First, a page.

Building Your Social Media Community
Andrejs Penikis

Problem: a small or medium-sized business wants to extend its reach in social media. But how does a brand develop a social media following when it isn’t—shall we say—sexy?And let’s face it: most businesses are not sexy. We all need and appreciate grocery stores, car dealers, medical clinics, storage facilities, etc., but we just don’t think of them in that way.

So if you lack the aspirational appeal of Ferrari, or the everyday luxury of Starbucks, or the Gen Y draw of Red Bull, what do you do?

You have to start by providing inducements to build your community.

But you can’t build a community by bribing random social media users. You have to focus on attracting the people you care about: your customers and prospective customers. After all, this is business and we don’t really care if we speak to the needs and dreams of people who will never buy anything from us. We only need to address those who might benefit us. And we need to remind them that we can benefit them.

But before we can use social media to communicate all the great benefits we have to offer, we need to corral that audience. How to do that? Give them something of value.

A coupon. A chance to win a contest. A free sample.The ideal value offer is one that directly relates to your business. Half-off our service. A chance to win a free object that we sell. One free sample to the first 100 people to sign up.

But don’t think that creating a good offer or contest on Facebook is the end of it. If you stop there, it can be guaranteed that you will flop. You need support. You need to market your social marketing campaign.

It’s not a matter of building it and they will come. You need to use every resource at your disposal now to let your clients and prospective clients know that you are dying to give them something good on Facebook.

How do you do that? Ironically enough, in the usual ways. In the old-fashioned, analog, paper, traditional media ways.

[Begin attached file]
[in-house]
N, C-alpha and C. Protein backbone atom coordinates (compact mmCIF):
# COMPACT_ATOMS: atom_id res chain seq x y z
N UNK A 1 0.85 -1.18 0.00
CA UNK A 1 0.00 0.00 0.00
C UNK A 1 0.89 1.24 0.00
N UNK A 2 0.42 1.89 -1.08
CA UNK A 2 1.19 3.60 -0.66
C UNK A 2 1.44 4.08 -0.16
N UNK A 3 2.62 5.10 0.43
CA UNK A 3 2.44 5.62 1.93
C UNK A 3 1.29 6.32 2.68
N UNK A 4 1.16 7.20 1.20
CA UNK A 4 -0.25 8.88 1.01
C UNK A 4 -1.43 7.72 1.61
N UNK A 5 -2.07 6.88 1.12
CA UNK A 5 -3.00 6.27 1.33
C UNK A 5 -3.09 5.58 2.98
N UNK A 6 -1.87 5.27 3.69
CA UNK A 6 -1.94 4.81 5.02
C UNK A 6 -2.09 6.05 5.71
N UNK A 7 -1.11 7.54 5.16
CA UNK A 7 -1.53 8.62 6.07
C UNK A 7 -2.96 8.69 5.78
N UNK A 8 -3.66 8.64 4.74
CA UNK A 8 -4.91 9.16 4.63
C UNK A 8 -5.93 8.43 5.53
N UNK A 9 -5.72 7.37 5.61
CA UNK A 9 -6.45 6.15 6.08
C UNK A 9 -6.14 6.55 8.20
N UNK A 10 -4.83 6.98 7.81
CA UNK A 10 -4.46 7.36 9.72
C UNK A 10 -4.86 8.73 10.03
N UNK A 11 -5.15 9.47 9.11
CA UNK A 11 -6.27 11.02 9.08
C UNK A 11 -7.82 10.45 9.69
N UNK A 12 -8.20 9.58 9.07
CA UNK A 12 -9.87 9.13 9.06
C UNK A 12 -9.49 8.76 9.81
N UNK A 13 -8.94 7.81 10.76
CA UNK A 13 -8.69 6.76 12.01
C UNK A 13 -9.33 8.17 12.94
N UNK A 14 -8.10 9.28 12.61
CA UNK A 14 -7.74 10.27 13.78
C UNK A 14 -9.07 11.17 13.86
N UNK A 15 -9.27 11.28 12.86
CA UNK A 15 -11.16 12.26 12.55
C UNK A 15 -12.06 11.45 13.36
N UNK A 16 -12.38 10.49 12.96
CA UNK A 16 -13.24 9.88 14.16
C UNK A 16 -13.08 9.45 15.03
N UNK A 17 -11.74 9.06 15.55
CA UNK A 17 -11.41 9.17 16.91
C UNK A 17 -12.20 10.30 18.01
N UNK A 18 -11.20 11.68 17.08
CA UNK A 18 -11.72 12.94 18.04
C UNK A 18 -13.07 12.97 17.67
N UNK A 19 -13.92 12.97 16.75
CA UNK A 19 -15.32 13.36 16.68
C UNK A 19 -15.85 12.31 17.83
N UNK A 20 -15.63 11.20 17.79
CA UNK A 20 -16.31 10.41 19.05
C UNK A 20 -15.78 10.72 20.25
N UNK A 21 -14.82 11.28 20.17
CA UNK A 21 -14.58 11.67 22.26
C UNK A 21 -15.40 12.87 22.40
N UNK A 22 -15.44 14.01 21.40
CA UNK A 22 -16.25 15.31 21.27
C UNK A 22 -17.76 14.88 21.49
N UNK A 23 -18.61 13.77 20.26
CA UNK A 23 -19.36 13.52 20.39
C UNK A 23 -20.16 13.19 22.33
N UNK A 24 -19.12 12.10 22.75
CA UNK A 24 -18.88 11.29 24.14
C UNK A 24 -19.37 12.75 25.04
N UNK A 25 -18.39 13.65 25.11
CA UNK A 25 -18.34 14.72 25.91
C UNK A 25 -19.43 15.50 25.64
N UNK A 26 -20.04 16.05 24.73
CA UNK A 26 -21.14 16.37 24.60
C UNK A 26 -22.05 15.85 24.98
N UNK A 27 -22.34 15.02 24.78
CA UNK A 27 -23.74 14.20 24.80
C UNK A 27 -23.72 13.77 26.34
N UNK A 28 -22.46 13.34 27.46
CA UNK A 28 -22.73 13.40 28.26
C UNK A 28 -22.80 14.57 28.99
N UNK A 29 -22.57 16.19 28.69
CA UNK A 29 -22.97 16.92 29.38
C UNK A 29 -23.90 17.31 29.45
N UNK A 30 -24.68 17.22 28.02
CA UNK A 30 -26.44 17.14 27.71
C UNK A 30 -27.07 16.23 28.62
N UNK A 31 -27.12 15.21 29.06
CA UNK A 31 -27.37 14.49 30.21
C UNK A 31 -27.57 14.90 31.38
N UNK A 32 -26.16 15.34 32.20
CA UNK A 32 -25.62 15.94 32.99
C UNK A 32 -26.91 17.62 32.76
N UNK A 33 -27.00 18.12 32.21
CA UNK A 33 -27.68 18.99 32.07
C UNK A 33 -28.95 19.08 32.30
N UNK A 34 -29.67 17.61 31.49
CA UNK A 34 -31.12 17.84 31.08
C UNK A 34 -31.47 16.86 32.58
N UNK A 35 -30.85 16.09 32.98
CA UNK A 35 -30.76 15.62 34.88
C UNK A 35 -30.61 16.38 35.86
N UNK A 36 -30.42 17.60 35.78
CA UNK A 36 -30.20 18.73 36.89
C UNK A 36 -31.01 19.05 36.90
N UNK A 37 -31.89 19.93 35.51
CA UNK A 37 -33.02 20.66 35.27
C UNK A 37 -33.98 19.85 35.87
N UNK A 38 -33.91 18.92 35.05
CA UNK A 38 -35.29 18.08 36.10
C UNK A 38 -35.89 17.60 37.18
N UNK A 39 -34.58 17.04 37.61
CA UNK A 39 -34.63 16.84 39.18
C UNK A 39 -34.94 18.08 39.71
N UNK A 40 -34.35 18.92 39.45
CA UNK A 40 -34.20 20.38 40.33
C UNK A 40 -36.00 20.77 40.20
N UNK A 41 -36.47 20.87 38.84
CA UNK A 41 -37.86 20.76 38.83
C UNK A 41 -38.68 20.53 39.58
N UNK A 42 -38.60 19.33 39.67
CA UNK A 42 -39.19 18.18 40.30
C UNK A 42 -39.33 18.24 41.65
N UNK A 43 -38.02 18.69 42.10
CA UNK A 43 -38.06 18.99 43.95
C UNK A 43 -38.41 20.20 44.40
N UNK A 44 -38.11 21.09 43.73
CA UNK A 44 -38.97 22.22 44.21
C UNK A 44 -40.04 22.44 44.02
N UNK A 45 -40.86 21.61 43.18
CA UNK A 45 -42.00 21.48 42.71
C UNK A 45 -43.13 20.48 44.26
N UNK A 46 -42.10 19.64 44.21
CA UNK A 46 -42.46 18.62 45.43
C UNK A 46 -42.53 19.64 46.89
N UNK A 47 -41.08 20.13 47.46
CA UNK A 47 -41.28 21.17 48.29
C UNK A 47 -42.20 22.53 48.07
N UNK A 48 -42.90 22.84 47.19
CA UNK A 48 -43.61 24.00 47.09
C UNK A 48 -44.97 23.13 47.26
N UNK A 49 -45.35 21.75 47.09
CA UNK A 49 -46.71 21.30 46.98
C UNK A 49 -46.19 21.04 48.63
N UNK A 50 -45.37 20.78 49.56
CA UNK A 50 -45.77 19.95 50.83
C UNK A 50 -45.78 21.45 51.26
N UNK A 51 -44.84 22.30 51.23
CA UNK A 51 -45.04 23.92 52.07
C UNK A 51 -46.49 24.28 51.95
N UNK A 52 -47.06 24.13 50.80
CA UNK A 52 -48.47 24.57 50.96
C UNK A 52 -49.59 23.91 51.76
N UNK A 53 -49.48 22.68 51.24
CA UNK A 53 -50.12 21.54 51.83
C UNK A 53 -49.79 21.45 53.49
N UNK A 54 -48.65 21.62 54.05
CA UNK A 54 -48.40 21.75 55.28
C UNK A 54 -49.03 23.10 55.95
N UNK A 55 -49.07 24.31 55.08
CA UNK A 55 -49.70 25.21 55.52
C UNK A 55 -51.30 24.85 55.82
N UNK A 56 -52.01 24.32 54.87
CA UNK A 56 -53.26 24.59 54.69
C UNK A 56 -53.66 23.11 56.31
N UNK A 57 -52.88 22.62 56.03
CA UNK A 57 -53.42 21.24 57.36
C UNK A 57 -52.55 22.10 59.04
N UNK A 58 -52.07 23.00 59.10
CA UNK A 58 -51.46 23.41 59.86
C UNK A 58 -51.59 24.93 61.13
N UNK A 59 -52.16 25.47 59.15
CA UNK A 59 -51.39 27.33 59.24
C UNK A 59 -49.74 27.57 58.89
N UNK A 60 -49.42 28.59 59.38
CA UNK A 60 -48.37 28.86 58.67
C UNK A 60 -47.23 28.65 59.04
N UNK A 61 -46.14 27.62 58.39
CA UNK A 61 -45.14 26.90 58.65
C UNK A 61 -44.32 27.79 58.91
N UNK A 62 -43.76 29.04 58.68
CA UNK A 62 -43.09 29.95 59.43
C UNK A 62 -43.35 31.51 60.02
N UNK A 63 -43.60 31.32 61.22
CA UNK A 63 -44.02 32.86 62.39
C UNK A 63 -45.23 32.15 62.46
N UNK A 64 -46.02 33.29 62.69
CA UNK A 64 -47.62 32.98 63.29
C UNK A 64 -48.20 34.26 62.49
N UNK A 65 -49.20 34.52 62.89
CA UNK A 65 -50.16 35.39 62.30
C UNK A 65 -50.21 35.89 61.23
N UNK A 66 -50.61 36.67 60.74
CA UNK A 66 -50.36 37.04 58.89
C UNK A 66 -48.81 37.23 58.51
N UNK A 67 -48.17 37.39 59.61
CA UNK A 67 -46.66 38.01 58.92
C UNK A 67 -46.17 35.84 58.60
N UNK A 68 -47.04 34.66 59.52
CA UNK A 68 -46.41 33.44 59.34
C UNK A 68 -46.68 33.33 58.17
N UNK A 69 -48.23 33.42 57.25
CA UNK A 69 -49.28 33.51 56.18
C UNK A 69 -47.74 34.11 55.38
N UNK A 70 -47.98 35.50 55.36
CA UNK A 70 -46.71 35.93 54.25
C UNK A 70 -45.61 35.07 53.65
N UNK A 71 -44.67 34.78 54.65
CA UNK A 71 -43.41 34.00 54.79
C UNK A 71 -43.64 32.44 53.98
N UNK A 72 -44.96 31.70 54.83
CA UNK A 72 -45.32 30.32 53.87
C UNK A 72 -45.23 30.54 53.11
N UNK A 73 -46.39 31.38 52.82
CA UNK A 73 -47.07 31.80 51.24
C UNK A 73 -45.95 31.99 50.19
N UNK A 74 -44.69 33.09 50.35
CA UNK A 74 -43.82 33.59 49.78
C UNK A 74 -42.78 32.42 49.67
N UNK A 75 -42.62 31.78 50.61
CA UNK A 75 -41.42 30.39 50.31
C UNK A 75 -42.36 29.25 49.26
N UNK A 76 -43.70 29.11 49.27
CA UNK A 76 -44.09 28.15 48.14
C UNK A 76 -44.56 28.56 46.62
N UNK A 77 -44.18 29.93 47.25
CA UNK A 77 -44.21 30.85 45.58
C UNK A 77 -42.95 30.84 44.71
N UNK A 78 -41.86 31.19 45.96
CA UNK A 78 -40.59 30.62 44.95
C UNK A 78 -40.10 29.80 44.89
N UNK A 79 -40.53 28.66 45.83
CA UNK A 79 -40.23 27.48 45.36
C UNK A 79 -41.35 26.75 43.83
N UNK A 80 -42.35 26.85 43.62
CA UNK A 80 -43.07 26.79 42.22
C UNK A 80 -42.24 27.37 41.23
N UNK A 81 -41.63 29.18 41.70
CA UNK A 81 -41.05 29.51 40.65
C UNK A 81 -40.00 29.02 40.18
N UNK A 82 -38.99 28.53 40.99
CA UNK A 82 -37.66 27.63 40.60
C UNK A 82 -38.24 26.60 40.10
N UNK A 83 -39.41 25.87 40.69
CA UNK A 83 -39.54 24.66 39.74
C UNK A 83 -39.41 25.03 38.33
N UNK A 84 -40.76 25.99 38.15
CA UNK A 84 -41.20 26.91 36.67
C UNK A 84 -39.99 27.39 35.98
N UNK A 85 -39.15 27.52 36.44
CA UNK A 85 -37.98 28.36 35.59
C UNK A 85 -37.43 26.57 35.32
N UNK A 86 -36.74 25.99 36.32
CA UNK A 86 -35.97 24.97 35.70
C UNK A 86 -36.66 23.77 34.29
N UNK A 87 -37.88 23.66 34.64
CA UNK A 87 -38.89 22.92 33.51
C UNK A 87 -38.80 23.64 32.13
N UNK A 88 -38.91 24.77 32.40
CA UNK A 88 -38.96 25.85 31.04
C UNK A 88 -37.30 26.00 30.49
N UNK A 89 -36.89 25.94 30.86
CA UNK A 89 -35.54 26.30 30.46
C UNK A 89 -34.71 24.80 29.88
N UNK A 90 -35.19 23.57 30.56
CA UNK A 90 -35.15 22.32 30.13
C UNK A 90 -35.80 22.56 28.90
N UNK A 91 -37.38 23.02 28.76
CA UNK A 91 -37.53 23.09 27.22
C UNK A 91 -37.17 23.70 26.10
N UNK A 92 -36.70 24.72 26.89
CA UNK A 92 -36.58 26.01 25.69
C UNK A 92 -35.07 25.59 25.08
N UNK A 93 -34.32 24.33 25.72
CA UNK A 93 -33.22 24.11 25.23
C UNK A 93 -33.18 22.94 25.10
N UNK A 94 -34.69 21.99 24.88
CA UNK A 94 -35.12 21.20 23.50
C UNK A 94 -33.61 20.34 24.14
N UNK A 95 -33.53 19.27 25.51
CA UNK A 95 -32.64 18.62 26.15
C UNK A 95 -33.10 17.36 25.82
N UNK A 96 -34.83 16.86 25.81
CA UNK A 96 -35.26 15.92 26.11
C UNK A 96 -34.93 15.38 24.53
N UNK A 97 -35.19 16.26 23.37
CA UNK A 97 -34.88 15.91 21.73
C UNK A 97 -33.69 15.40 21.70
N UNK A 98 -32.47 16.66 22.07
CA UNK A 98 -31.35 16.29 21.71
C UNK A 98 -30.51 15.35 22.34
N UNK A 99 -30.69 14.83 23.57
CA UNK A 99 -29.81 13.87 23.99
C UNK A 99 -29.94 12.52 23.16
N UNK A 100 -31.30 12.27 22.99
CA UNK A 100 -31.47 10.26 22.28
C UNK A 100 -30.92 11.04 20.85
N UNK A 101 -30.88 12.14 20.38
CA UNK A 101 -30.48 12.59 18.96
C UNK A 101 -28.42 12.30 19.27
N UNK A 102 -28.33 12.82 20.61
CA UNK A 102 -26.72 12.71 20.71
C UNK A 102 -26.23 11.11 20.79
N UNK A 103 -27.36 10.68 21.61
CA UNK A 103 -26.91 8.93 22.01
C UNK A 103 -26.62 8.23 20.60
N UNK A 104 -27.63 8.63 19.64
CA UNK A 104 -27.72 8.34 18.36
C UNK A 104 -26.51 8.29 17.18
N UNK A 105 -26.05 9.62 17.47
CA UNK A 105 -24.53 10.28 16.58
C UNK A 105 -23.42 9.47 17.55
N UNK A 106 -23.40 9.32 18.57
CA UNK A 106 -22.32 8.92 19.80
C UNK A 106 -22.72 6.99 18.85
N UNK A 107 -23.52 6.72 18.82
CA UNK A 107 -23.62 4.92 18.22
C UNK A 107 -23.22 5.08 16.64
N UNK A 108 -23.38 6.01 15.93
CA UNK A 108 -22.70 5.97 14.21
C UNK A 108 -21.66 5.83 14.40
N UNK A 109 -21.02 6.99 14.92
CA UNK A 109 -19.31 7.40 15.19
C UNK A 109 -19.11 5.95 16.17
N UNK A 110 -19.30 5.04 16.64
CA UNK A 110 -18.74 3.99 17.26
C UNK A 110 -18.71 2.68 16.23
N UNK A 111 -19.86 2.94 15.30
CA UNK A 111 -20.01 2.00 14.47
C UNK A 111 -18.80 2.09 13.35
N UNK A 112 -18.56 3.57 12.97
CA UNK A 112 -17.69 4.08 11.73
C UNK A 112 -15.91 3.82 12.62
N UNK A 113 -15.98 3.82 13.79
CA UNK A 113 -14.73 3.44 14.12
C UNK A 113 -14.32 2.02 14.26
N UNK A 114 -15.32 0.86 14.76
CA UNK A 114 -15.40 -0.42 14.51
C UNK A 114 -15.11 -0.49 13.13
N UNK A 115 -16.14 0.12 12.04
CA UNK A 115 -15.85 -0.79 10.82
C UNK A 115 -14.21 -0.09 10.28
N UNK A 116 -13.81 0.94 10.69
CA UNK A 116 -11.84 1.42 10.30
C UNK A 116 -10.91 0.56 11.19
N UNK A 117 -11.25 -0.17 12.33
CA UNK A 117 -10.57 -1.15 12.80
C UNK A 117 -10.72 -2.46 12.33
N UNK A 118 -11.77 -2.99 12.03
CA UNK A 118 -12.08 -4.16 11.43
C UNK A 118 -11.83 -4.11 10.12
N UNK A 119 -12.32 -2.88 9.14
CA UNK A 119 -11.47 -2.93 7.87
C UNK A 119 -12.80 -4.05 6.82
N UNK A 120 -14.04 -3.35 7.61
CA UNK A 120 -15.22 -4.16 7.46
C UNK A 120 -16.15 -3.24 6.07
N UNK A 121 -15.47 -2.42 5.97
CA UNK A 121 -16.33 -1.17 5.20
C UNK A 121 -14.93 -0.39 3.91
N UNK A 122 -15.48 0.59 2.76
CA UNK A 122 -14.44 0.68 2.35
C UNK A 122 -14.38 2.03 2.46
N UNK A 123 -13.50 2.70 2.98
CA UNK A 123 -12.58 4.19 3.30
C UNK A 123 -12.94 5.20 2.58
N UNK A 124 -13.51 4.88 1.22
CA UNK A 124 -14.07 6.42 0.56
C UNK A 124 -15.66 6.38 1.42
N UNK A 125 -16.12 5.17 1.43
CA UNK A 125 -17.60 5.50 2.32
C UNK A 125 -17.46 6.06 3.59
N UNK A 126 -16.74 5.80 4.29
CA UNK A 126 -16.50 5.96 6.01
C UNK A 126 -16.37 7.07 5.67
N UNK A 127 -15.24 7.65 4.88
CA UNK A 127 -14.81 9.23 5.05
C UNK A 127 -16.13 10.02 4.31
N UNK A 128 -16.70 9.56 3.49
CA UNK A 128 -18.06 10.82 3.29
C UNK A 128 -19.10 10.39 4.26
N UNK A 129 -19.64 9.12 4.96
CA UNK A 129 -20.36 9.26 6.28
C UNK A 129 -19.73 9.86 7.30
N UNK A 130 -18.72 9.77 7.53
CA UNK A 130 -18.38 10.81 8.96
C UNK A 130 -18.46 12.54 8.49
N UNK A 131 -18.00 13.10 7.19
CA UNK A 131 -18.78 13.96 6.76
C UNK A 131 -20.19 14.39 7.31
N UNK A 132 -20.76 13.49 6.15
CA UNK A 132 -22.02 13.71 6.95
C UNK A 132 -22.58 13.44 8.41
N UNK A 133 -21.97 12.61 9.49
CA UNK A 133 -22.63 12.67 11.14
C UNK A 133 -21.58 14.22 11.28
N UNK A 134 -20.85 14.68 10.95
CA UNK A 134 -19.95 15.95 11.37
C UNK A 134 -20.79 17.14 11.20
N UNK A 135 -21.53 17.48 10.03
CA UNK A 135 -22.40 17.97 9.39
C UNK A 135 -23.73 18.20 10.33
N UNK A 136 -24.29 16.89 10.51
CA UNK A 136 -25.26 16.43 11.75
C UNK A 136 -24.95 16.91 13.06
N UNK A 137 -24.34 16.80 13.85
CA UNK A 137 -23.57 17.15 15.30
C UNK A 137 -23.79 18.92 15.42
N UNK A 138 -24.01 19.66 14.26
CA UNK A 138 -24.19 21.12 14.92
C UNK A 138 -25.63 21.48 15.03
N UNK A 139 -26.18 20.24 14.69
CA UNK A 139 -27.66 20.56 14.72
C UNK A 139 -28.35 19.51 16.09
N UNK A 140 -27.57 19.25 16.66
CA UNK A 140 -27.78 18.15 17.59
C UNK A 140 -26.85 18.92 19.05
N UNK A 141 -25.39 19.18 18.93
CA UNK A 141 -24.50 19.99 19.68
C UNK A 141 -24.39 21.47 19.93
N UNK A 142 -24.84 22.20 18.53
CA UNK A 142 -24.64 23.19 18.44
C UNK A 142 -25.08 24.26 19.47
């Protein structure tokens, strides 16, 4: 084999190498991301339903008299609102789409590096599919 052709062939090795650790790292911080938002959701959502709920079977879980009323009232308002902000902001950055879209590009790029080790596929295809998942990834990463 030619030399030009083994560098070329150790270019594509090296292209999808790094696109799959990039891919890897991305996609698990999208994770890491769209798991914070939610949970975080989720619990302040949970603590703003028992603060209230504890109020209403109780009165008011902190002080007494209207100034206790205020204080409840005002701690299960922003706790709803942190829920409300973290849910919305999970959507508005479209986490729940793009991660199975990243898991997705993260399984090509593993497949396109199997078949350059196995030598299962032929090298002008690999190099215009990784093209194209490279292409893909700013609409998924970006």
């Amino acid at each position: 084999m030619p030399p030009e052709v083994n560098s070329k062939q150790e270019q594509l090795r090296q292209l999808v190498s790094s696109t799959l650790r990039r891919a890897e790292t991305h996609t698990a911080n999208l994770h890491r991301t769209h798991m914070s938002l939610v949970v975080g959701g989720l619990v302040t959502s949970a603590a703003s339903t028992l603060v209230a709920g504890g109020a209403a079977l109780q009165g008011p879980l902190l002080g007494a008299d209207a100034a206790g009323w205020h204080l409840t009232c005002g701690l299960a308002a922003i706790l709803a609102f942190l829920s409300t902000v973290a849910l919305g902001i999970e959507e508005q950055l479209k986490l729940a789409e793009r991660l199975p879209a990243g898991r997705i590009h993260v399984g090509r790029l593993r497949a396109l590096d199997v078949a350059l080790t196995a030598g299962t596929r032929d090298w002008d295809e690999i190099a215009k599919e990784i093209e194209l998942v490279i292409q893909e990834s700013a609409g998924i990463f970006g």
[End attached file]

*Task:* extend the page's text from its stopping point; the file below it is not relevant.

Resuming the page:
Your best friend in building your social media community is a good email list. (Kind of funny that email gets lumped in with the other old-school forms of communication, huh?) Get your offer together and blast it out to your list. If you don’t have a good email list, it’s okay. It will make your social media community building job much tougher, but at least now you can use your social media tools to build up that list. People will sign up in droves. It makes sense. After all, if they’re on your email list, chances are they are already your customers, or close to it. Of course they’ll like you on Facebook or follow you on Twitter or on LinkedIn, because they already know you.

Tell people about your offer at the cash register. Put it in on your outgoing correspondence. Tell people on TV and radio. Put stickers about it on your paper bags. Tell people.

One surefire, very cost-effective way to drive folks to your Facebook promotion is through Facebook marketplace ads. Those small, rectangular ads in the right-hand column of your Newsfeed are a most efficient way to target the Facebook users you want to reach, by geography, demographics and interests. Create a compelling ad, show it to the right people, and those people will beat a path to your promotion.Now you have the capacity to communicate with some of your best customers and prospective customers. But don’t take them for granted and just start selling at them. You have to engage them, converse with them. Use your expertise to share tips. Answer their questions. Ask them questions. Share some jokes. Show them some funny pictures. Respond to them.

Now don’t expect miracles. If you have a few hundred customers, don’t expect to have millions of fans. It’s a matter of quality, not quantity. Take your real fans and engage them in real conversation.

Since 2011, Andrejs Penikis has been the Social Media Manager for Stream Companies. In that capacity, he oversees nearly 50 social media campaigns for Stream clients. Prior to joining Stream, Mr. Penikis ran new media communications for a congressional campaign. He also managed several online collaboration initiatives for the National Basketball Association.